- Buffalo soldiers
- Black civil war sailors
- Tuskegee airmen
Five regiments for black soldiers were formed during the Civil War. They were known as the Buffalo Soldiers.
Their records are part of the national archive of military monthly returns. The information includes the year and place of birth, where they enlisted, their occupation, and their height.
One of the earliest military entries for Adams was in 1867.
John Adams was a Private in the Tenth Cavalry. He was stationed in 1867 at Fort Leavenworth, Kansas.
One of the later entries was in 1914. Roderick Adams was a Private in the Ninth Cavalry.
If you are researching military ancestors, there is a free index of these records on Ancestry.com and FamilySearch.org. You have to create an account on either website, but you do not need to pay for the Buffalo Soldiers archive.
Black Civil War Sailors
The National Parks Service has a free archive of African American sailors during the Civil War.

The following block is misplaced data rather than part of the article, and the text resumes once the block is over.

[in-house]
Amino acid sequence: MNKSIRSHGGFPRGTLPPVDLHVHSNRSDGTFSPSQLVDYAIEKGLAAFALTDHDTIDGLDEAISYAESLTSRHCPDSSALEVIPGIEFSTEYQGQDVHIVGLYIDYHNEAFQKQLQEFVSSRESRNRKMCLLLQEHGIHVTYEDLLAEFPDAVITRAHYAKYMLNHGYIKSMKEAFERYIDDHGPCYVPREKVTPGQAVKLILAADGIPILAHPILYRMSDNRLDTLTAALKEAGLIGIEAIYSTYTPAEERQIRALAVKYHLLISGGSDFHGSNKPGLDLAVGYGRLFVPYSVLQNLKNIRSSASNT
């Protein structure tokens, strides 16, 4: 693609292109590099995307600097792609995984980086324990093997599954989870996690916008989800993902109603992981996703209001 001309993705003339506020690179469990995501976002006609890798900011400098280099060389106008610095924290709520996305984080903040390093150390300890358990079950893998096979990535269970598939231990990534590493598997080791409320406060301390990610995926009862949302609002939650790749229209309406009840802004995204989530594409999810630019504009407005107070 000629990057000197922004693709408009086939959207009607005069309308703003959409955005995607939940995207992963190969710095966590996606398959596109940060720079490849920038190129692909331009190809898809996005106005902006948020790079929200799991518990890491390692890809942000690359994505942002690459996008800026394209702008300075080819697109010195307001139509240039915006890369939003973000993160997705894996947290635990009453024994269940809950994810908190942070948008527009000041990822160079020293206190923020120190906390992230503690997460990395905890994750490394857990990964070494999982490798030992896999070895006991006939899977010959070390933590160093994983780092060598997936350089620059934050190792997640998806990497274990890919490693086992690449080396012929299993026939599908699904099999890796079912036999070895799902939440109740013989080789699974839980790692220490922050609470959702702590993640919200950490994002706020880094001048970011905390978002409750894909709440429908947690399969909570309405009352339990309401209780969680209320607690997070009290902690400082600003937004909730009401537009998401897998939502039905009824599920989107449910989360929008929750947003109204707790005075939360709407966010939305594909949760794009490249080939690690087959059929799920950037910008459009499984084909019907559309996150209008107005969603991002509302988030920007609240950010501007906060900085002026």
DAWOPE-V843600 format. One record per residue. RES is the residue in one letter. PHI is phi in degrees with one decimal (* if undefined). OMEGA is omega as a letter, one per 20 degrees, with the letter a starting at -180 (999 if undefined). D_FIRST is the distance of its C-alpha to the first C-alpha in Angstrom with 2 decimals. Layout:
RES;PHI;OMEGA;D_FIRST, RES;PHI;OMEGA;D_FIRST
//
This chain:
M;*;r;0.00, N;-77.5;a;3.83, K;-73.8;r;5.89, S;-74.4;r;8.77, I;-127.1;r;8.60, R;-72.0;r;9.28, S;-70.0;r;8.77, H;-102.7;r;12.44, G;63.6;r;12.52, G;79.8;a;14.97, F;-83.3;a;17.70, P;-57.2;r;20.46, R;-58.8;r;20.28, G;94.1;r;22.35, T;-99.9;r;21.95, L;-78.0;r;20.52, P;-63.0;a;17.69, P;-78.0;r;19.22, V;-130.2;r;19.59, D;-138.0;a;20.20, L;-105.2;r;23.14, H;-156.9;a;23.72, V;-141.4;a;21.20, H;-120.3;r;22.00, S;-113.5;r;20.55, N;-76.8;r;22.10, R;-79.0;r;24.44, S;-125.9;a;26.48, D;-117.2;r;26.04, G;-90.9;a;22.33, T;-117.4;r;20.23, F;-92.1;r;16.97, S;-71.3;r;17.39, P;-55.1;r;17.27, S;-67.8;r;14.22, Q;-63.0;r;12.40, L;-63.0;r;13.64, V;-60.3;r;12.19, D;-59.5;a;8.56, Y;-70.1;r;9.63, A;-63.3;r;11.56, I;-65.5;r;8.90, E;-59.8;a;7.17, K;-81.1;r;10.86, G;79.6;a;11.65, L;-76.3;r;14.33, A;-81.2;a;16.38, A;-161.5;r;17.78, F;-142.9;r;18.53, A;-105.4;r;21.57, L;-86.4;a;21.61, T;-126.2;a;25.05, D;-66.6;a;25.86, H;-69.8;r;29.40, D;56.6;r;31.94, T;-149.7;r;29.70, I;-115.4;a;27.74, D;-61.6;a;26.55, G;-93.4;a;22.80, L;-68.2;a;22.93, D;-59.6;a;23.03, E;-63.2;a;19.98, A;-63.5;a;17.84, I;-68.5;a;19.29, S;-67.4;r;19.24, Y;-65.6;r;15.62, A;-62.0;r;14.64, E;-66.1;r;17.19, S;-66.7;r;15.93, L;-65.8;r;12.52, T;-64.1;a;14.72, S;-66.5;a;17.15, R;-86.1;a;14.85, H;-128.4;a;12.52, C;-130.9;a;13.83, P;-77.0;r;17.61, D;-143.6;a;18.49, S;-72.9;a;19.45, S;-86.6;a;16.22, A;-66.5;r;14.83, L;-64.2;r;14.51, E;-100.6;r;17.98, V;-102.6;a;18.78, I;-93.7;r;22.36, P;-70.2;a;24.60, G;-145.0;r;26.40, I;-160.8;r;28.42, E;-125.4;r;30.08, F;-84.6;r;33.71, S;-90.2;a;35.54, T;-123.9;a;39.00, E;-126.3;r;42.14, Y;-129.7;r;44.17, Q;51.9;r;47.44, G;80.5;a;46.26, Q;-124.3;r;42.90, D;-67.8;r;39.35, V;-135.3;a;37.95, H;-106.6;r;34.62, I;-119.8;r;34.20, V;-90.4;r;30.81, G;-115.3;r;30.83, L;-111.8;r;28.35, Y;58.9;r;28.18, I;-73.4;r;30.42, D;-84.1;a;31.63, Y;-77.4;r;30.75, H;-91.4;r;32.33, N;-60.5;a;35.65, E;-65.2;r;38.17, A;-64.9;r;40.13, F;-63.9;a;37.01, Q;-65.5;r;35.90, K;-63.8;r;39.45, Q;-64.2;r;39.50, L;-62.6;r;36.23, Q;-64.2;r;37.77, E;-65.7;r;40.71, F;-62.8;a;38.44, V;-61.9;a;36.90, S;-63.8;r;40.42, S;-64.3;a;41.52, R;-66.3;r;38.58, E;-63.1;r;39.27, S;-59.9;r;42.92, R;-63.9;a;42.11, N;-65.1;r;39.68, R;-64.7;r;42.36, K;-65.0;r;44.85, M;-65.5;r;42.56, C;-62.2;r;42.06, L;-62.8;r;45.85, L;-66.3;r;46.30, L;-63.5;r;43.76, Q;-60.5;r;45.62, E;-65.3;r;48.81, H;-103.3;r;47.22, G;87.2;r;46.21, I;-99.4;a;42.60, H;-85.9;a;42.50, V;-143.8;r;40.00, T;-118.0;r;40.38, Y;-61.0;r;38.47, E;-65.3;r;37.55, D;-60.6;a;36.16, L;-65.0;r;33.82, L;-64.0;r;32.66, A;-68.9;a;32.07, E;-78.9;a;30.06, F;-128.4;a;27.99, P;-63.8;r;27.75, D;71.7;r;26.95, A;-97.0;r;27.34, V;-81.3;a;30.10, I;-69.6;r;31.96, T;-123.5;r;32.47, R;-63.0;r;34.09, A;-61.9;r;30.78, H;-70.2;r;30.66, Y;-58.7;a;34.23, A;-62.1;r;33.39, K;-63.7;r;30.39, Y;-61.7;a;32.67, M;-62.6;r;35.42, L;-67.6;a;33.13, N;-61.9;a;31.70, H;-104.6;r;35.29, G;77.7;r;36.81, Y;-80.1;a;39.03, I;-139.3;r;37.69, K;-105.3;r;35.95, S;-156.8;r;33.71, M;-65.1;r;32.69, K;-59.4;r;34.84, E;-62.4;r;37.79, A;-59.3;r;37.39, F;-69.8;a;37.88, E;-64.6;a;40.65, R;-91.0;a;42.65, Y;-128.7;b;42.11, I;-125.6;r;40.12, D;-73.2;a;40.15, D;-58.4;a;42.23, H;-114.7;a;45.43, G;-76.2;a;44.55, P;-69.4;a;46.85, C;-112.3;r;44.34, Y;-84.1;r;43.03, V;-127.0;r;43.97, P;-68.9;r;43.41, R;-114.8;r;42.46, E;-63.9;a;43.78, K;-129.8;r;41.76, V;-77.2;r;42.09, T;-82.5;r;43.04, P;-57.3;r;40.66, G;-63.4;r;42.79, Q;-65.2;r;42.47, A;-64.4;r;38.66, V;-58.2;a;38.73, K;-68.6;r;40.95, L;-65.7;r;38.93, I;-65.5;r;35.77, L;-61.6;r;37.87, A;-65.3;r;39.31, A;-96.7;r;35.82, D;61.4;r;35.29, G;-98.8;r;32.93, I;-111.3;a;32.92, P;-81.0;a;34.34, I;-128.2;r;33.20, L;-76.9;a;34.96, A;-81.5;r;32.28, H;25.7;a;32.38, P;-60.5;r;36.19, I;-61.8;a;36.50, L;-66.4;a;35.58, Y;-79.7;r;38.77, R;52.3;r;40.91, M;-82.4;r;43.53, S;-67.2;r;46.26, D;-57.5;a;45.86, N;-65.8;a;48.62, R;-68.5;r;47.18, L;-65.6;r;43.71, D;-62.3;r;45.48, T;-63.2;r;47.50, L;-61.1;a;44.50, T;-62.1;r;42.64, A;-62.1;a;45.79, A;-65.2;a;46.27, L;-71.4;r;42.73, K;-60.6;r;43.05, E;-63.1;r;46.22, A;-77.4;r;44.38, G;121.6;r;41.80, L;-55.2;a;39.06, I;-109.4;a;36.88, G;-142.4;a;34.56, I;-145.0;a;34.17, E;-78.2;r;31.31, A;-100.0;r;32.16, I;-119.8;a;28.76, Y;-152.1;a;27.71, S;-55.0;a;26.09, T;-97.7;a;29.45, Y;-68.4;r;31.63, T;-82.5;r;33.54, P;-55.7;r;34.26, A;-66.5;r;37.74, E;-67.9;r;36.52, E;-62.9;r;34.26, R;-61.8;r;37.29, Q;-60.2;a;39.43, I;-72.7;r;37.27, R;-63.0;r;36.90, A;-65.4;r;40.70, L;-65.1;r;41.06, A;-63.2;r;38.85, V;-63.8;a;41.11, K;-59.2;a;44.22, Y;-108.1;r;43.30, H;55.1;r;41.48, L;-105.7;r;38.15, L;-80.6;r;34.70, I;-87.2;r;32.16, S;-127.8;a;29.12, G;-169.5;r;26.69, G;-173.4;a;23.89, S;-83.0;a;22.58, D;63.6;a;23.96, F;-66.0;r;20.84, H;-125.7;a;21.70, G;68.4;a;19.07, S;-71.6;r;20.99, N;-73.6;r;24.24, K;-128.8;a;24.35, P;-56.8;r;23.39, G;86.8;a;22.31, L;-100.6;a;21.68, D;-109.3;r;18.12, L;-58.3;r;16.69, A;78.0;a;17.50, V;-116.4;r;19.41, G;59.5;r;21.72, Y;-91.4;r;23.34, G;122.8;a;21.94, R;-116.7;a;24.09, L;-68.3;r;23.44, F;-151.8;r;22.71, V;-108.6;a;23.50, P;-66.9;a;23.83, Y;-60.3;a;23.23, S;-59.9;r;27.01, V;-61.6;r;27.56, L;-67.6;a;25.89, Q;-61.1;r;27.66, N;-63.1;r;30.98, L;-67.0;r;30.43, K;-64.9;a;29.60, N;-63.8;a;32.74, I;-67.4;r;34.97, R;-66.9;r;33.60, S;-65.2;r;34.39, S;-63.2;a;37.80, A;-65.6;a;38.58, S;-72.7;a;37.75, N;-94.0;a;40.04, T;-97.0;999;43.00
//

The information includes their age, height, rank, occupation, and where and when they enlisted. It also includes every ship that they served on.
You can search the database on the National Parks website.
One of the earliest entries for Adams was for Russell Adams from Oakland, Michigan. He enlisted in 1861 aged 21.
His occupation before enlisting was as a Apothecary. His naval rank was Surgeon’s Steward.
One of the later entries was for a sailor who enlisted in 1865. George was aged 22 and was from Alexandria, Virginia.
His occupation before enlisting was as a Waiter. His naval rank was Landsman.
“Landsman” was the lowest rank at the time and was given to recruits with little sea experience.
The Tuskegee Airmen were military personnel who served at the Tuskegee Army Airfield or related programs.
Nearly one thousand black pilots graduated from the Tuskegee Institute. The photograph above (from the Library of Congress shows a class in session.
They flew single-engine fighter planes or twin-engine bombers. 352 fought in combat.
Paul Adams graduated from the Tuskegee Institute in 1943. He qualified as a fighter pilot. Paul was from Greenville, South Carolina.
John Adams came from Kansas City, Kansas. He trained as a fighter pilot and graduated in 1945.
You can find a full list of graduate pilots in our list of Tuskegee Airmen.